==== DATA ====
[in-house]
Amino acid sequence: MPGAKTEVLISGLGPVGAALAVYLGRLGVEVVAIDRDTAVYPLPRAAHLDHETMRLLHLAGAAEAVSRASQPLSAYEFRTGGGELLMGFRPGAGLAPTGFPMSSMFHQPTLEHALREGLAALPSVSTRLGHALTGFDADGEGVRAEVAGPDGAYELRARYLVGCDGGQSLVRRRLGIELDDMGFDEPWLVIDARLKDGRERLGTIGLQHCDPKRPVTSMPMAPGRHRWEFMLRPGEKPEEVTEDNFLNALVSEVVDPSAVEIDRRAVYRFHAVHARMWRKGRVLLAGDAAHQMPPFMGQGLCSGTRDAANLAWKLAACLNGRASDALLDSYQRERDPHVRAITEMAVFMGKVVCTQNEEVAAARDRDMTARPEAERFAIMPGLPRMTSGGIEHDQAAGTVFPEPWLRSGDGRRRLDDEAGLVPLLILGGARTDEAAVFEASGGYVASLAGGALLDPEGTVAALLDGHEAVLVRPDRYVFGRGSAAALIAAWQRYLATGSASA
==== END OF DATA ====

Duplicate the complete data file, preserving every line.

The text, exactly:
[in-house]
Amino acid sequence: MPGAKTEVLISGLGPVGAALAVYLGRLGVEVVAIDRDTAVYPLPRAAHLDHETMRLLHLAGAAEAVSRASQPLSAYEFRTGGGELLMGFRPGAGLAPTGFPMSSMFHQPTLEHALREGLAALPSVSTRLGHALTGFDADGEGVRAEVAGPDGAYELRARYLVGCDGGQSLVRRRLGIELDDMGFDEPWLVIDARLKDGRERLGTIGLQHCDPKRPVTSMPMAPGRHRWEFMLRPGEKPEEVTEDNFLNALVSEVVDPSAVEIDRRAVYRFHAVHARMWRKGRVLLAGDAAHQMPPFMGQGLCSGTRDAANLAWKLAACLNGRASDALLDSYQRERDPHVRAITEMAVFMGKVVCTQNEEVAAARDRDMTARPEAERFAIMPGLPRMTSGGIEHDQAAGTVFPEPWLRSGDGRRRLDDEAGLVPLLILGGARTDEAAVFEASGGYVASLAGGALLDPEGTVAALLDGHEAVLVRPDRYVFGRGSAAALIAAWQRYLATGSASA